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Last Updated: Sunday, 15 April 2007, 19:05 GMT 20:05 UK
Bomb attacks strike Iraqi capital
A boy looks at the wreckage of one of the cars used to attack a Baghdad market
Bomb attacks have come almost daily in recent weeks
At least 43 people have been killed in a series of bomb and suicide attacks in the Iraqi capital, Baghdad, police say.

At least 18 people were killed when two car bombs exploded in a busy market in a mainly Shia district of the city.

Eleven more died when a minibus blew up in the Karrada district, while a suicide attack on a bus in the city's northwest left at least six dead.

Two further roadside bombs went off in Karrada after nightfall, killing at least eight people, police said.

Meanwhile two UK helicopters crashed after an apparent mid-air collision north of Baghdad, killing two crew.

The helicopters came down in the early morning near a US base south-west of Taji.

Three US soldiers died in Iraq over the weekend, the US military announced.

Rescuers hit

In Baghdad, the bloodiest attacks took place in the south-western Al-Shurta al-Arabaa district, in a busy shopping area.

Two car bombs exploded minutes apart, the second one detonating as rescuers were evacuating victims of the first blast.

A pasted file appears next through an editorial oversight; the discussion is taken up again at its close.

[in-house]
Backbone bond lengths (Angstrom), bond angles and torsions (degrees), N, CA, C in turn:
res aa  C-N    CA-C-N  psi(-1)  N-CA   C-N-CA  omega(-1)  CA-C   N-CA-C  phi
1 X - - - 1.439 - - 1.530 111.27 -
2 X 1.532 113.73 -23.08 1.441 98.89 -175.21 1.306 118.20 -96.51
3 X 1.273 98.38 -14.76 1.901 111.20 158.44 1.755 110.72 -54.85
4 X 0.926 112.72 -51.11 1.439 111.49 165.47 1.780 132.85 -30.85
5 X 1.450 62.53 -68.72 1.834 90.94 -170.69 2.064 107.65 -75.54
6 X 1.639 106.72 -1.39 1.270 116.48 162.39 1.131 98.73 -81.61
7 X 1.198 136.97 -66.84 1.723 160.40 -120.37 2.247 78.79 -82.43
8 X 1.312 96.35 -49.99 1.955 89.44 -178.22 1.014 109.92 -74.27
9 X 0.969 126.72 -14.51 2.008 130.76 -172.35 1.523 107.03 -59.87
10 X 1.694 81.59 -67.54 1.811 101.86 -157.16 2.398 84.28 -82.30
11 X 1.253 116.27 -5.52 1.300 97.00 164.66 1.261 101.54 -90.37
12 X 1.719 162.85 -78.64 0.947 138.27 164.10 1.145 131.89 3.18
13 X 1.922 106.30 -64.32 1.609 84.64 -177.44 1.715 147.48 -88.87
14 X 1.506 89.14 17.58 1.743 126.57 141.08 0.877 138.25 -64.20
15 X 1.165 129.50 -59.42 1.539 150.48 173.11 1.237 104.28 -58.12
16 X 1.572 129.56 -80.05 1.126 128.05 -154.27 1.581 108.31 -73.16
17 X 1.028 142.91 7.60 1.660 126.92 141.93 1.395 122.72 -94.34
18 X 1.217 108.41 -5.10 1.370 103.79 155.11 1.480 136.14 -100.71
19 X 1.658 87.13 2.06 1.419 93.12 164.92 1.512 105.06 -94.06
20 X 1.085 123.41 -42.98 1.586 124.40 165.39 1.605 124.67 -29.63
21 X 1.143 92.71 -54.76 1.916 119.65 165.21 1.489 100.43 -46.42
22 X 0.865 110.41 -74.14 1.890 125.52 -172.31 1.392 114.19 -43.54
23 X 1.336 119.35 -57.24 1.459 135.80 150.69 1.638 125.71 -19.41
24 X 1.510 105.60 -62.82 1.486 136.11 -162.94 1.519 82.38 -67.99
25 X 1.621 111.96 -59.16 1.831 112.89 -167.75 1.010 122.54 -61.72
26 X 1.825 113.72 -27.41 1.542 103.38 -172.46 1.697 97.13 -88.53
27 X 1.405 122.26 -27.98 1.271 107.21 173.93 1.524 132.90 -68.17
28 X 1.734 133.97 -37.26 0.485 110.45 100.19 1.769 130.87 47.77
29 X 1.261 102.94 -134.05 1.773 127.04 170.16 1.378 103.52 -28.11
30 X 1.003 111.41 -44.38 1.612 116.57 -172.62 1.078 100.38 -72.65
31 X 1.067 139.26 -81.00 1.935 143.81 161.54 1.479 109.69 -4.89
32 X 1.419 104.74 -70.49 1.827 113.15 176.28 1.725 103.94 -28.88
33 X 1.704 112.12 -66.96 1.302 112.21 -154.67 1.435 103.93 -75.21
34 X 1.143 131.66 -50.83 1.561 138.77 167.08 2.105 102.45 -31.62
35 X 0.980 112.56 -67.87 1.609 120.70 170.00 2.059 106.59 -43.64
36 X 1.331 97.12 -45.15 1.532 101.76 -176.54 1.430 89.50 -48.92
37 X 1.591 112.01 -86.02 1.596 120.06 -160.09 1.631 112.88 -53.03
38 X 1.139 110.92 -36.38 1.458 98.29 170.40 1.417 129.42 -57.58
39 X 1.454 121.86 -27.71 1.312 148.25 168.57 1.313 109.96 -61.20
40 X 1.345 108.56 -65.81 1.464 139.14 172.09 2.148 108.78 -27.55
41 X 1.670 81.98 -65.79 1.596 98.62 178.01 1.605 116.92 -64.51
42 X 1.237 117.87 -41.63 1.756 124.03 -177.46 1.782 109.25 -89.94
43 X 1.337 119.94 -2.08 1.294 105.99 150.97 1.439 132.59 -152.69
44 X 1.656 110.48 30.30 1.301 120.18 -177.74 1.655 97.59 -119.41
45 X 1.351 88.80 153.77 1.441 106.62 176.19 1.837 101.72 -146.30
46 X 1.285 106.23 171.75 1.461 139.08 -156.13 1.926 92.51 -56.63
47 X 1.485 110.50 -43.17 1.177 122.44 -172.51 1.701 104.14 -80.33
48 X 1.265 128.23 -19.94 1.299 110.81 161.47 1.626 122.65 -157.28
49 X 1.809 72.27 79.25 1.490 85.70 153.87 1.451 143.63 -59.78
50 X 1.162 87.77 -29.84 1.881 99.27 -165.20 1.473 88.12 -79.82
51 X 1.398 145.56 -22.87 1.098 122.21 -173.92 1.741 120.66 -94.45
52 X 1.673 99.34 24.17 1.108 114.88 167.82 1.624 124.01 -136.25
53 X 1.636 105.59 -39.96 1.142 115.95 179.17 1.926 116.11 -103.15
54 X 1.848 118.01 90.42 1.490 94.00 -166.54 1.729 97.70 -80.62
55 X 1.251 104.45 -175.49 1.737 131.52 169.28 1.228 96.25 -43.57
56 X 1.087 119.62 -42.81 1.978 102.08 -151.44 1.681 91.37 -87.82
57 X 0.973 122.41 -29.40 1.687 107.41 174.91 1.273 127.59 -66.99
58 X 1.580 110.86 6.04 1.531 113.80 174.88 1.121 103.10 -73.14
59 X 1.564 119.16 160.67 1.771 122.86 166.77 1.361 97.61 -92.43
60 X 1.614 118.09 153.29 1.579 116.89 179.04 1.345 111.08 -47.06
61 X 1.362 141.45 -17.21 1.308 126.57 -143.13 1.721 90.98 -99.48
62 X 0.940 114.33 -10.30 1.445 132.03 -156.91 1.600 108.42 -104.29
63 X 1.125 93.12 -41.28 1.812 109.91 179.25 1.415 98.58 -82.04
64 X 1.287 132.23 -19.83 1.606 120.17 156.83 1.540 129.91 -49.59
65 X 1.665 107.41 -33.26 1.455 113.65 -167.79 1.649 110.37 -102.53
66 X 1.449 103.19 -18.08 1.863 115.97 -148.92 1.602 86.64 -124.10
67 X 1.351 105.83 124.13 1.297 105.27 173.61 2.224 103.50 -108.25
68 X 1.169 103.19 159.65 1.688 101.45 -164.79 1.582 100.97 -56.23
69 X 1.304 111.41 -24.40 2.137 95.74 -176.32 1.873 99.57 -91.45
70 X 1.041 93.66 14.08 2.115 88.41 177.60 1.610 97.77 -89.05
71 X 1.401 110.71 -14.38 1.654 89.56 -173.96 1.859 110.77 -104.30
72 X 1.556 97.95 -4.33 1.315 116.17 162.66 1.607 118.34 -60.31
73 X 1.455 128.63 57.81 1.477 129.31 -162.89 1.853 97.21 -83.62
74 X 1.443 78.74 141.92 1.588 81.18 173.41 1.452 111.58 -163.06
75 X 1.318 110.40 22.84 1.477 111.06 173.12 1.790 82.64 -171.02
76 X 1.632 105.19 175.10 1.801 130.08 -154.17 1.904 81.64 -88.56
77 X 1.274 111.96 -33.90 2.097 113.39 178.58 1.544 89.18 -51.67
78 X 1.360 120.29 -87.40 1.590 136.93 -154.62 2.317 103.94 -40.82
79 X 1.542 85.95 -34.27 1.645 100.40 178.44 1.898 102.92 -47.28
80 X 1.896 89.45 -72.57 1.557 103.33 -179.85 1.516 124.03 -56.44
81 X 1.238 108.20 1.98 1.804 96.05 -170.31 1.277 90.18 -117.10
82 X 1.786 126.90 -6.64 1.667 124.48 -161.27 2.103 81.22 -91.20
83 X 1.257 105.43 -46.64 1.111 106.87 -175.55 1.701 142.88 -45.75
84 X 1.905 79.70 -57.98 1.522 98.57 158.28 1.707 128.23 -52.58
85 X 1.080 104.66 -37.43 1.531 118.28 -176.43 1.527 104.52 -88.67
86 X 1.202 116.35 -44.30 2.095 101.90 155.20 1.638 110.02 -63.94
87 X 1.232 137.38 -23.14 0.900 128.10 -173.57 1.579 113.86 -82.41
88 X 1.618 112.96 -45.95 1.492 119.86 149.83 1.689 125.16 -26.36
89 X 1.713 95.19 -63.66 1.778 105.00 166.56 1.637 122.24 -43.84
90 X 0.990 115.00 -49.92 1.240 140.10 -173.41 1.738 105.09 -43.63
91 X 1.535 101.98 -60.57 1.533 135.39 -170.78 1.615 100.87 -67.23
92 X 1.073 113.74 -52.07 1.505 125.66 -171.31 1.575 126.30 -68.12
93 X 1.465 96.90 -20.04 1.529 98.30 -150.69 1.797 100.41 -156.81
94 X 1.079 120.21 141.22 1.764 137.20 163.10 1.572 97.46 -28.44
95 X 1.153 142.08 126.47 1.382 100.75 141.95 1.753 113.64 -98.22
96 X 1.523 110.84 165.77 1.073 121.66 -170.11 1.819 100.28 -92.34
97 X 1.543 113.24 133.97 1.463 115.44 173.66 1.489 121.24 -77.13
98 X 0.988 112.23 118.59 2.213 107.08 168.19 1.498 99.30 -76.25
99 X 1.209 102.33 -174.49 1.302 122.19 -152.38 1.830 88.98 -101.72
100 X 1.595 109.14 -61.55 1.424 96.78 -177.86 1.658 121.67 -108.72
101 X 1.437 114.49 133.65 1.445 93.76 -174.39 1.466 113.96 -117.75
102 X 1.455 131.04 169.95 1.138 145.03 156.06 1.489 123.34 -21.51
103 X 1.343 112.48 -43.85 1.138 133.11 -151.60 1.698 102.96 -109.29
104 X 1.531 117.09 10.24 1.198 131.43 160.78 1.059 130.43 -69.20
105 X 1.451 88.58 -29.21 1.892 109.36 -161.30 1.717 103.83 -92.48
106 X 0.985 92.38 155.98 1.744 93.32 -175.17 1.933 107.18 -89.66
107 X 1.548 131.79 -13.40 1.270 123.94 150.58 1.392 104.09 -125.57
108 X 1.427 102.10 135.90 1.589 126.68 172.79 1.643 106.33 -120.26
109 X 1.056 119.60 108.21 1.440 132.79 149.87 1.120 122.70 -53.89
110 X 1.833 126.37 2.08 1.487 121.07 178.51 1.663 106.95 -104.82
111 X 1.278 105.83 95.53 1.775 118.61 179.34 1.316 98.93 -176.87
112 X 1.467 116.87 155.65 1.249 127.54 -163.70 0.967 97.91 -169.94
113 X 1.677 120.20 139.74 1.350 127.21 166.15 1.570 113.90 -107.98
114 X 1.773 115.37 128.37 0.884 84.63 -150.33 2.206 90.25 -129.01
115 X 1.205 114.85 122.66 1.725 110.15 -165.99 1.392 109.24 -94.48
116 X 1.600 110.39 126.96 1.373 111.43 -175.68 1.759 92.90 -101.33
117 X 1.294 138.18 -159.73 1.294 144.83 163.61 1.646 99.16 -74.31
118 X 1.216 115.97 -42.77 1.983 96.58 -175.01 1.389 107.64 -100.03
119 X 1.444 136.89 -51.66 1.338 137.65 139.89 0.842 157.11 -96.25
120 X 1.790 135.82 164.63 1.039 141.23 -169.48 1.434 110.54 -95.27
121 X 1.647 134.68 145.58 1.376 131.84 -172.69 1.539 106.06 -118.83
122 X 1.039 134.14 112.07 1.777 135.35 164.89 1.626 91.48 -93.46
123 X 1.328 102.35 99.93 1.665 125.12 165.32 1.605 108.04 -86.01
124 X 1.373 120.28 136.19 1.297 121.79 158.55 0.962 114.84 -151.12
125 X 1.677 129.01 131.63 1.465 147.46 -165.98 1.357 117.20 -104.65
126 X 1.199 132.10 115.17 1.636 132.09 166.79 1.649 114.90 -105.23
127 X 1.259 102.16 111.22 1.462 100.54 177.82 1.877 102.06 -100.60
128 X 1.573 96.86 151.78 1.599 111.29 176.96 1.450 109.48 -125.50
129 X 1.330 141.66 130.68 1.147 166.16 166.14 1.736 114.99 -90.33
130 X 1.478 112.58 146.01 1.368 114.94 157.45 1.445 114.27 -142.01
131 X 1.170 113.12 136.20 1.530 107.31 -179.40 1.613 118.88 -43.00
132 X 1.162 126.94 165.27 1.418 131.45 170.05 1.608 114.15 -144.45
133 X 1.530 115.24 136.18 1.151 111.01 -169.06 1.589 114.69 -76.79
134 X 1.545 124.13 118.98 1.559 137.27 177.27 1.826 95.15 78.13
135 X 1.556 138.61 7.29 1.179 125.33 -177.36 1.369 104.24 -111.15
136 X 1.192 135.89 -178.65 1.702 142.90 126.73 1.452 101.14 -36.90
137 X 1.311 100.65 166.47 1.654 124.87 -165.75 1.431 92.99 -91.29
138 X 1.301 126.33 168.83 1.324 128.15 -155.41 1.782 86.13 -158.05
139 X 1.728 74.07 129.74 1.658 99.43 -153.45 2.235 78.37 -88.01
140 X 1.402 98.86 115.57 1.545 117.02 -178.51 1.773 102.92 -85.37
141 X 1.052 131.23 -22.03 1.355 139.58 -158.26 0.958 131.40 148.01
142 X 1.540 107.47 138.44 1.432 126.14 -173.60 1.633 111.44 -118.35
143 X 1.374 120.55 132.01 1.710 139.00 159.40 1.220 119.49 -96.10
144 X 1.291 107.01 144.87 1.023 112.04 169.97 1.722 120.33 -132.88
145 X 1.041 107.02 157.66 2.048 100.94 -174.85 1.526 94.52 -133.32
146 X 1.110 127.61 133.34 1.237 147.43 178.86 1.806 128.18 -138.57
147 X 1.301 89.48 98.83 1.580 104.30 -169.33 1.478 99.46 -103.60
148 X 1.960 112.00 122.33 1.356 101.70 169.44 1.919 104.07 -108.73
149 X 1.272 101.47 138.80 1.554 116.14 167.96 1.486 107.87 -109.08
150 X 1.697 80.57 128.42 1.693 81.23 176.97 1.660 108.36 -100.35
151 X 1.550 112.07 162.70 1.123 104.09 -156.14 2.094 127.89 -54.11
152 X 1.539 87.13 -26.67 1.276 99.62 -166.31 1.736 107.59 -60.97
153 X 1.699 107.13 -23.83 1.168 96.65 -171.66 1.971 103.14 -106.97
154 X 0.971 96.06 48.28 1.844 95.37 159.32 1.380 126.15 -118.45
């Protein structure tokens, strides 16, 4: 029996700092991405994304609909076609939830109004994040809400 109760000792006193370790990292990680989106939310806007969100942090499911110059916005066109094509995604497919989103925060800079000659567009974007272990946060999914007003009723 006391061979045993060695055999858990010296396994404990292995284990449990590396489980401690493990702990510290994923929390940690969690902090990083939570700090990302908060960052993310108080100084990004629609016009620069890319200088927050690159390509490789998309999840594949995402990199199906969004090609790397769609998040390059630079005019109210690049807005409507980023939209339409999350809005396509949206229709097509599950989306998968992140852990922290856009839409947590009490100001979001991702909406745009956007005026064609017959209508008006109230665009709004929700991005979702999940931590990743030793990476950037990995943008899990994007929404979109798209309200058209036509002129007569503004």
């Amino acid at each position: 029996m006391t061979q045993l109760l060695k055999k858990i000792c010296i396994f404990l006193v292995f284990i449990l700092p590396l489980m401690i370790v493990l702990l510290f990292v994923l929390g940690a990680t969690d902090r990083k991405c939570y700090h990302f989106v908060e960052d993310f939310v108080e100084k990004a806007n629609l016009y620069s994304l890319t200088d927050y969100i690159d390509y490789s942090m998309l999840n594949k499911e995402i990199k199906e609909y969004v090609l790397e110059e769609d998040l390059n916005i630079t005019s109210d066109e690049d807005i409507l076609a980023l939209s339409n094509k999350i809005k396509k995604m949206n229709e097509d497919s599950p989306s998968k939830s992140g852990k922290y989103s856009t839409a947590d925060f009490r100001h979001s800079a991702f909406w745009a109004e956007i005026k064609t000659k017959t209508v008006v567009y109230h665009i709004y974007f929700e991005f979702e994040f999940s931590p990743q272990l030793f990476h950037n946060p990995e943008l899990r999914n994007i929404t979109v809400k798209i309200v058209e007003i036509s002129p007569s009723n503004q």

About 50 people were injured in the attacks. Women and children were said to be among the casualties.

In Karrada, a minibus packed with explosives blew up in a street of shops selling electronics, officials said.

One shop owner said he saw a man park the bus and leave it.

"Five minutes later, the bus blew up - damaging the surrounded area and burning more than eight civilian cars that were passing by," the Associated Press news agency quoted him as saying.

The third attack took place in north-west Baghdad, where a suicide bomber blew himself up on a minibus, and after night fell, two roadside bombs went off in Karrada, police said.

The violence followed a suicide attack on Saturday on a crowded market in the Shia holy city of Karbala, which left 42 people dead and dozens more injured.

Car and suicide bombings have occurred almost daily in Baghdad in recent months, despite a US-led security crackdown which began in February.

The security surge does, however, appear to have reduced sectarian killings in the city, analysts say.

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